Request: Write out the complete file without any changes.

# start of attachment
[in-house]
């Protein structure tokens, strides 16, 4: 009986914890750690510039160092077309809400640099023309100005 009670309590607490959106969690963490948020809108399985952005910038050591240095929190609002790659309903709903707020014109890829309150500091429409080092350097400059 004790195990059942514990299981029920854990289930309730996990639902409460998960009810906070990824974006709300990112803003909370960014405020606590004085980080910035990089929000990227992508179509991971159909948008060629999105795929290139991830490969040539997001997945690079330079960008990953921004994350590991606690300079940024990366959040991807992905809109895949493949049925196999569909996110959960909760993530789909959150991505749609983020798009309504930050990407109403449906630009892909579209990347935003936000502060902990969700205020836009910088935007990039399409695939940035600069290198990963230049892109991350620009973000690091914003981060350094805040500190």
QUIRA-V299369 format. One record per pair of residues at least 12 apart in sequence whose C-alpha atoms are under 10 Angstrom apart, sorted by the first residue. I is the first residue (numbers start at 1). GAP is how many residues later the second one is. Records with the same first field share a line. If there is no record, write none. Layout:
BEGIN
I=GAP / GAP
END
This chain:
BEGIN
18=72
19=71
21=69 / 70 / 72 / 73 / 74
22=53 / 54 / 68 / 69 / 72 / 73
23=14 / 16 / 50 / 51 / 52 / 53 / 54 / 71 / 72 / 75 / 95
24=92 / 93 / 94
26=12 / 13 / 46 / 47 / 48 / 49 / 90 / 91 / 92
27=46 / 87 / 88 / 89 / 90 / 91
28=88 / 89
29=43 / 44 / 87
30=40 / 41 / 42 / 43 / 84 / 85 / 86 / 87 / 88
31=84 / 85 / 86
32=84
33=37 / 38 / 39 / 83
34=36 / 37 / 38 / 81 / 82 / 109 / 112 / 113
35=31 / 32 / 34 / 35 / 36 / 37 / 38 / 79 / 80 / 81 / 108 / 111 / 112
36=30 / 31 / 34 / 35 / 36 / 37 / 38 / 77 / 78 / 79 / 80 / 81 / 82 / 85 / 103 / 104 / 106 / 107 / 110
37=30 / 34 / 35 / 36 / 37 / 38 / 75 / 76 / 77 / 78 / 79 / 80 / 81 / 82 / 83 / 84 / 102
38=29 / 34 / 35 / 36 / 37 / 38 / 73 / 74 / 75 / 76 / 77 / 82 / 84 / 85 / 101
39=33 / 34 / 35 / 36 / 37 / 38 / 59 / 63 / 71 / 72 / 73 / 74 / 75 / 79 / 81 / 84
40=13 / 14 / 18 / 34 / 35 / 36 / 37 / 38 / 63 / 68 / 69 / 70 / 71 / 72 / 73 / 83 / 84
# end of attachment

[in-house]
């Protein structure tokens, strides 16, 4: 009986914890750690510039160092077309809400640099023309100005 009670309590607490959106969690963490948020809108399985952005910038050591240095929190609002790659309903709903707020014109890829309150500091429409080092350097400059 004790195990059942514990299981029920854990289930309730996990639902409460998960009810906070990824974006709300990112803003909370960014405020606590004085980080910035990089929000990227992508179509991971159909948008060629999105795929290139991830490969040539997001997945690079330079960008990953921004994350590991606690300079940024990366959040991807992905809109895949493949049925196999569909996110959960909760993530789909959150991505749609983020798009309504930050990407109403449906630009892909579209990347935003936000502060902990969700205020836009910088935007990039399409695939940035600069290198990963230049892109991350620009973000690091914003981060350094805040500190």
QUIRA-V299369 format. One record per pair of residues at least 12 apart in sequence whose C-alpha atoms are under 10 Angstrom apart, sorted by the first residue. I is the first residue (numbers start at 1). GAP is how many residues later the second one is. Records with the same first field share a line. If there is no record, write none. Layout:
BEGIN
I=GAP / GAP
END
This chain:
BEGIN
18=72
19=71
21=69 / 70 / 72 / 73 / 74
22=53 / 54 / 68 / 69 / 72 / 73
23=14 / 16 / 50 / 51 / 52 / 53 / 54 / 71 / 72 / 75 / 95
24=92 / 93 / 94
26=12 / 13 / 46 / 47 / 48 / 49 / 90 / 91 / 92
27=46 / 87 / 88 / 89 / 90 / 91
28=88 / 89
29=43 / 44 / 87
30=40 / 41 / 42 / 43 / 84 / 85 / 86 / 87 / 88
31=84 / 85 / 86
32=84
33=37 / 38 / 39 / 83
34=36 / 37 / 38 / 81 / 82 / 109 / 112 / 113
35=31 / 32 / 34 / 35 / 36 / 37 / 38 / 79 / 80 / 81 / 108 / 111 / 112
36=30 / 31 / 34 / 35 / 36 / 37 / 38 / 77 / 78 / 79 / 80 / 81 / 82 / 85 / 103 / 104 / 106 / 107 / 110
37=30 / 34 / 35 / 36 / 37 / 38 / 75 / 76 / 77 / 78 / 79 / 80 / 81 / 82 / 83 / 84 / 102
38=29 / 34 / 35 / 36 / 37 / 38 / 73 / 74 / 75 / 76 / 77 / 82 / 84 / 85 / 101
39=33 / 34 / 35 / 36 / 37 / 38 / 59 / 63 / 71 / 72 / 73 / 74 / 75 / 79 / 81 / 84
40=13 / 14 / 18 / 34 / 35 / 36 / 37 / 38 / 63 / 68 / 69 / 70 / 71 / 72 / 73 / 83 / 84